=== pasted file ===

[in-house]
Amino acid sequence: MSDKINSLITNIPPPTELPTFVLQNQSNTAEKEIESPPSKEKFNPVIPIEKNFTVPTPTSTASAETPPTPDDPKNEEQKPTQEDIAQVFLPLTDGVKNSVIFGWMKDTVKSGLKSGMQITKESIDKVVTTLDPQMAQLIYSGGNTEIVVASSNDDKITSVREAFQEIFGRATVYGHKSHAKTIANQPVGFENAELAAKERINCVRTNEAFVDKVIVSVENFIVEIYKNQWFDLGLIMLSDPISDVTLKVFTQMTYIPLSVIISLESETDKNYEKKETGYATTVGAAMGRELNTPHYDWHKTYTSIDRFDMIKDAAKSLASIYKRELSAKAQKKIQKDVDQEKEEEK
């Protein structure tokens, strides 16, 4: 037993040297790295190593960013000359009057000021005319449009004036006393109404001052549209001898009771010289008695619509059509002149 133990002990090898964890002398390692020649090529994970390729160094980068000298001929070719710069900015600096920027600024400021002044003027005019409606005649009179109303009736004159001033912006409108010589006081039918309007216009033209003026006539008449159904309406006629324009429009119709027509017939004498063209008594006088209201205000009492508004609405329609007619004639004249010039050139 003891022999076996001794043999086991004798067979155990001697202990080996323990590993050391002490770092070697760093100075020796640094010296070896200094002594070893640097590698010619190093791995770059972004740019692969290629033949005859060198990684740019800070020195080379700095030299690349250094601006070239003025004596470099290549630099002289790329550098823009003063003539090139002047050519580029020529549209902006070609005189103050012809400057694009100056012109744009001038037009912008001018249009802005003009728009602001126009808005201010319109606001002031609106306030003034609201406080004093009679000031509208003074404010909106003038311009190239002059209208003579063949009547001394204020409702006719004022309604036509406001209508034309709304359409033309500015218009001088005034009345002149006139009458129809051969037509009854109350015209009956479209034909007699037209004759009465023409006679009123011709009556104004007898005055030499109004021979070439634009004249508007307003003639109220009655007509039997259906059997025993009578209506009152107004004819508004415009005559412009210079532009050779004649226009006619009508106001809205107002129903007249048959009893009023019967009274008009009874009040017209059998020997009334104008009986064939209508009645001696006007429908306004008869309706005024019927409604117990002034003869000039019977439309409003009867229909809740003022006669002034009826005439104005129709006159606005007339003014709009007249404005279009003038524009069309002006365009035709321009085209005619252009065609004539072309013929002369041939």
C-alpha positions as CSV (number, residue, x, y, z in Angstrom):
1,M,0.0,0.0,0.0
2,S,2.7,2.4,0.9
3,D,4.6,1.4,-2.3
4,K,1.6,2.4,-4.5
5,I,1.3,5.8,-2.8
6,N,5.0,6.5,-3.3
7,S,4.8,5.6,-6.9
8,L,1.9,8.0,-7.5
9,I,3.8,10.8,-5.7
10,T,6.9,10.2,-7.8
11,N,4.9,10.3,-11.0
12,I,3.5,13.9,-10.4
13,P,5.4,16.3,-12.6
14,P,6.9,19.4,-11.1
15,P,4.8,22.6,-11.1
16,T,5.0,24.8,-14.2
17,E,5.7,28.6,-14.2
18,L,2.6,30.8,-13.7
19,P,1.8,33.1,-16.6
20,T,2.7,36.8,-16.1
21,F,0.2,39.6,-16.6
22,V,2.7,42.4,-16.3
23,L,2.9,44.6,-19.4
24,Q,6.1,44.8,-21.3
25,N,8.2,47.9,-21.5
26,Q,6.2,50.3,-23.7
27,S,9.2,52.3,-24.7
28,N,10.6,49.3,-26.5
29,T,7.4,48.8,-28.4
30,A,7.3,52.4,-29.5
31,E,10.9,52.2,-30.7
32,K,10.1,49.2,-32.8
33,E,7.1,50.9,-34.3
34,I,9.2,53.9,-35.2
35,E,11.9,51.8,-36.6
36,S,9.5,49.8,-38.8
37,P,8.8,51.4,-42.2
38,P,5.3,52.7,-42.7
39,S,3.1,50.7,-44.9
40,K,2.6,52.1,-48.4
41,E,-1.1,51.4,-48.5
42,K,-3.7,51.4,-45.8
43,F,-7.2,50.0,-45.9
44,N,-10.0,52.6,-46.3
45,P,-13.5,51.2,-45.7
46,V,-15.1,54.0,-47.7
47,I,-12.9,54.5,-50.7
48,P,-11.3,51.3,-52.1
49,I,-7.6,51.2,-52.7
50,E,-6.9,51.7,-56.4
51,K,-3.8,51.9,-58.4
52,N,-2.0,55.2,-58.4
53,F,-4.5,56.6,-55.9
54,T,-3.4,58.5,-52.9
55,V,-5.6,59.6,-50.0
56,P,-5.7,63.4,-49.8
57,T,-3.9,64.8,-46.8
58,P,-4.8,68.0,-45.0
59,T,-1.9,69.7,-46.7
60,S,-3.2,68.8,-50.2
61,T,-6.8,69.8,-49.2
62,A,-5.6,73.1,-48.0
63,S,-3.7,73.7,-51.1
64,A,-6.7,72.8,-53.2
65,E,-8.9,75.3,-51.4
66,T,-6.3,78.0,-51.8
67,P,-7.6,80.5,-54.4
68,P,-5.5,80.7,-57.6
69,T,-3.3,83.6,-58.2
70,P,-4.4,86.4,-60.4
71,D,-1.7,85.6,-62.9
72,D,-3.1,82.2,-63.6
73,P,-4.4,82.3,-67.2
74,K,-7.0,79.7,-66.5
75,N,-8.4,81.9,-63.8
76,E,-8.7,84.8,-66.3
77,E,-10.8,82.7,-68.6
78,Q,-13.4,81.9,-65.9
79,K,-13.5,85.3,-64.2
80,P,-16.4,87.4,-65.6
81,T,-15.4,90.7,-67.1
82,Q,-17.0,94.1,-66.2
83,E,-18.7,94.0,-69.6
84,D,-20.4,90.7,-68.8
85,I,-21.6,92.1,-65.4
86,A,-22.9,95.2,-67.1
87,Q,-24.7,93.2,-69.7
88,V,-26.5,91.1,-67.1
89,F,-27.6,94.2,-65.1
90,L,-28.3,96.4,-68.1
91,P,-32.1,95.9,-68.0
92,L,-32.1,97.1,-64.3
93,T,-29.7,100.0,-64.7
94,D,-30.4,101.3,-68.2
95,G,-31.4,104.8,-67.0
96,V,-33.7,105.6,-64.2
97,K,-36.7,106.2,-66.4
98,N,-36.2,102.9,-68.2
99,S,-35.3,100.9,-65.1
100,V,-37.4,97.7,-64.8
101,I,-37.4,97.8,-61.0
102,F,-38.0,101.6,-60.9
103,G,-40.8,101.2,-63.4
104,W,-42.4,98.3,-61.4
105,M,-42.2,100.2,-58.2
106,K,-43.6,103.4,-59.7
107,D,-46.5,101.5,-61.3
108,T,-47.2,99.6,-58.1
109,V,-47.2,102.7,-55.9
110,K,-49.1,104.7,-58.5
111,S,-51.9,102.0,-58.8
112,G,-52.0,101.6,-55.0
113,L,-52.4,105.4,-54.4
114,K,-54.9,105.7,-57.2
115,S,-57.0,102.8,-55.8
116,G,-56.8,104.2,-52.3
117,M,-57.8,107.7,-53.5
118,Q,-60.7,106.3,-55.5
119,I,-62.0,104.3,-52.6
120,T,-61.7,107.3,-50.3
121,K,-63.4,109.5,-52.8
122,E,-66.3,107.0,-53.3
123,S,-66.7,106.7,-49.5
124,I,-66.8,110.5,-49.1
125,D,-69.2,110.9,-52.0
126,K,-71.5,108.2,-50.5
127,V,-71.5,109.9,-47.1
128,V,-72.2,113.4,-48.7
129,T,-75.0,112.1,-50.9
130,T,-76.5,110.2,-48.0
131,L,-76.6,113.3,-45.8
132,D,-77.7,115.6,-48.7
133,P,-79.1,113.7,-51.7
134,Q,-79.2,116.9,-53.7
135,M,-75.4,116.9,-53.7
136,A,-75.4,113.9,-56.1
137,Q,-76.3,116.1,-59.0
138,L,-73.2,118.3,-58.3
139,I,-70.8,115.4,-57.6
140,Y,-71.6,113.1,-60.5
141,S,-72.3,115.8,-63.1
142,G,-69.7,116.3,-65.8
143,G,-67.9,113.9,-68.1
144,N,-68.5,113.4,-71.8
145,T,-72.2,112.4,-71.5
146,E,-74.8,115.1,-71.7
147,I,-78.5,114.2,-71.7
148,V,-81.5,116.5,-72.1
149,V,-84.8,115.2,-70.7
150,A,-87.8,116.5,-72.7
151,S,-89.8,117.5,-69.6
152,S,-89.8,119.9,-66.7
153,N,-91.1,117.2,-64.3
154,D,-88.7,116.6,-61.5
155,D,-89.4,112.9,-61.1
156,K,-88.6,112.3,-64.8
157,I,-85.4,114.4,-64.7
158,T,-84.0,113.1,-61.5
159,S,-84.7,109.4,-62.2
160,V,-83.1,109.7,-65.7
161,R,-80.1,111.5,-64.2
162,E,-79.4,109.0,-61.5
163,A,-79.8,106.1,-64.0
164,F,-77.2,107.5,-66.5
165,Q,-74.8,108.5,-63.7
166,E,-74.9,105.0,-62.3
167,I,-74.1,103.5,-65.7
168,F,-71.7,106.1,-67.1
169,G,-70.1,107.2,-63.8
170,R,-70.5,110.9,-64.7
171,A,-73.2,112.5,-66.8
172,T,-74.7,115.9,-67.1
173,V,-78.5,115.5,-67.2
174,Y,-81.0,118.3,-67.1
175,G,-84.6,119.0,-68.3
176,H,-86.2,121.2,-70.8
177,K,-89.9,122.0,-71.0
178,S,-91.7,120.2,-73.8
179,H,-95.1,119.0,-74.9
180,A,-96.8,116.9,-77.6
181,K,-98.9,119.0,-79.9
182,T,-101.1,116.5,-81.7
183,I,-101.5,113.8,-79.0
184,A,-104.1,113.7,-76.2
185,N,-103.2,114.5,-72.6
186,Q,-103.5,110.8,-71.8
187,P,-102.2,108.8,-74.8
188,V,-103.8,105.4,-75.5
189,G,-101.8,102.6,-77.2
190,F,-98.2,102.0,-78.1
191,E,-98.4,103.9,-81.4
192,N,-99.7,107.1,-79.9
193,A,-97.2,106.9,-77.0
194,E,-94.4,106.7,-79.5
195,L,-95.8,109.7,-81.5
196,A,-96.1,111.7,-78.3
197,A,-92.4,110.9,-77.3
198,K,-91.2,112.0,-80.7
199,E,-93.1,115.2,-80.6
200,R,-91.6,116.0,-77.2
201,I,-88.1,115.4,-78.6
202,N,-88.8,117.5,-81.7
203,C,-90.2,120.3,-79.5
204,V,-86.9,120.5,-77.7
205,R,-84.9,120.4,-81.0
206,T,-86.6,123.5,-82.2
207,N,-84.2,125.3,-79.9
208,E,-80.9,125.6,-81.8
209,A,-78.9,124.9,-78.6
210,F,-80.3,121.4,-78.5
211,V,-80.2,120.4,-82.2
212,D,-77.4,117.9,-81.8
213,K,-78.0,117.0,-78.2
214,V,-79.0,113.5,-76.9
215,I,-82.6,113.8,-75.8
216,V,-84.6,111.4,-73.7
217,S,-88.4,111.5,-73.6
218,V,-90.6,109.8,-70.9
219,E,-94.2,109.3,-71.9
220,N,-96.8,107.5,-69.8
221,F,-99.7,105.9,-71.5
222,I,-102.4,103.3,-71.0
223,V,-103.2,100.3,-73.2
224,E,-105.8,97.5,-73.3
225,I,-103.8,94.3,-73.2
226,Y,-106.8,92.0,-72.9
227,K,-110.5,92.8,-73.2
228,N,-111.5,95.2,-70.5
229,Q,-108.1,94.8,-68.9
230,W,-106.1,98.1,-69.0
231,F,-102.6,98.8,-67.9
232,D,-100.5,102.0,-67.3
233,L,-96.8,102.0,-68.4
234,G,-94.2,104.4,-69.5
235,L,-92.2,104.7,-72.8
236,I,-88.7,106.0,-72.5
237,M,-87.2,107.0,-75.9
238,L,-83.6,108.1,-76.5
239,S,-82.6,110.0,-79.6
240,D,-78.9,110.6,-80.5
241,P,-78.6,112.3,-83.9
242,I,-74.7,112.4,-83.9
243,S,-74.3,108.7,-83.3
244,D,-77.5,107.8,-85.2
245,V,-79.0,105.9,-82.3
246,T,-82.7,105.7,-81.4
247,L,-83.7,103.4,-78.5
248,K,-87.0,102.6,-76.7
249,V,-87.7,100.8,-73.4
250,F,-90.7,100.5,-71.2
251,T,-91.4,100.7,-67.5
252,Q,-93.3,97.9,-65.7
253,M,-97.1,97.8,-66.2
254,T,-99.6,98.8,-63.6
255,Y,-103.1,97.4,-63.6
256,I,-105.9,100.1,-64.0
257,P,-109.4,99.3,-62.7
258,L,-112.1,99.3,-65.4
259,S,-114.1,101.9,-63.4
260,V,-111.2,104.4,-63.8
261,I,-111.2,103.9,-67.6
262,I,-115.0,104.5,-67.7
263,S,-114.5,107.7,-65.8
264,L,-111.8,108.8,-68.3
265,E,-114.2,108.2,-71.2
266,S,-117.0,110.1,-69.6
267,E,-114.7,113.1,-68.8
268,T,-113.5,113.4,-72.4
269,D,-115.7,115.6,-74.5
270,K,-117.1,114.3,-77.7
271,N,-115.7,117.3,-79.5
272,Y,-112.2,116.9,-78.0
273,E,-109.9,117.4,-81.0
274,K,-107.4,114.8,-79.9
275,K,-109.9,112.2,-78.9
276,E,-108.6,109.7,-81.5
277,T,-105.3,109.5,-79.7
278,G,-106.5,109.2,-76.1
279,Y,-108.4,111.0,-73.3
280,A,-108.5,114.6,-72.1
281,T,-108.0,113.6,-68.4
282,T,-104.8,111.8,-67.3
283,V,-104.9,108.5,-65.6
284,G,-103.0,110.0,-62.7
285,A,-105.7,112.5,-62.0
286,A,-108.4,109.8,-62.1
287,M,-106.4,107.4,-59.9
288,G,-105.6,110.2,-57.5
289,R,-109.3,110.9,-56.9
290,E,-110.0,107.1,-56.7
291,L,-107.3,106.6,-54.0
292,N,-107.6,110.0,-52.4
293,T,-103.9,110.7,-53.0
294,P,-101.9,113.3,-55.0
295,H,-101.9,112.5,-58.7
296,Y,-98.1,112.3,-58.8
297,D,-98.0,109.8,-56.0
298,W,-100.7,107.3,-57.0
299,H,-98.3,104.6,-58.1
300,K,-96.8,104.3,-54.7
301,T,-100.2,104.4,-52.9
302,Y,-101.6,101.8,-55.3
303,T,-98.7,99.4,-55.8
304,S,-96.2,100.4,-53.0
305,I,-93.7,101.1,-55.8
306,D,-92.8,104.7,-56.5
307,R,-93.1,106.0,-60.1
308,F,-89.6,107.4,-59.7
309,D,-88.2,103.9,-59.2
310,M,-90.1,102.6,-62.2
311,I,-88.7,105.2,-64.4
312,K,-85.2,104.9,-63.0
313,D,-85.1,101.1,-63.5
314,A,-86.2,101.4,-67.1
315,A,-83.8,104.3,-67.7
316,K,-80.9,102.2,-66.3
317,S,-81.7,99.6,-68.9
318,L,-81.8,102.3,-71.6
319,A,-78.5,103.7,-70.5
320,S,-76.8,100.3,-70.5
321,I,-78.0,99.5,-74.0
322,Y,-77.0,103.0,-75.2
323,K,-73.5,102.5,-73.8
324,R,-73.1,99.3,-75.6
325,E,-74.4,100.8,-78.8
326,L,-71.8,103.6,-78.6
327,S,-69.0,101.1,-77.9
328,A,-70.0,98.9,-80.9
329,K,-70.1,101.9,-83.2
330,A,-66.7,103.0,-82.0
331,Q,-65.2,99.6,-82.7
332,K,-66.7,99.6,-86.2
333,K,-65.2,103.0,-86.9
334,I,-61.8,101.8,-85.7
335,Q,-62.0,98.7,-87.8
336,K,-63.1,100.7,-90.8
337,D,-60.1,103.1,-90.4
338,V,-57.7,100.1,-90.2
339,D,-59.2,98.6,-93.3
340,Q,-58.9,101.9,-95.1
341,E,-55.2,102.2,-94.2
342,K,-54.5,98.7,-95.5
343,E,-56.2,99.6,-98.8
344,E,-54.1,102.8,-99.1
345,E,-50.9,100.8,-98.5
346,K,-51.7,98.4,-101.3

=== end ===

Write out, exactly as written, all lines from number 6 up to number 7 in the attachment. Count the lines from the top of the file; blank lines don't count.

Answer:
2,S,2.7,2.4,0.9
3,D,4.6,1.4,-2.3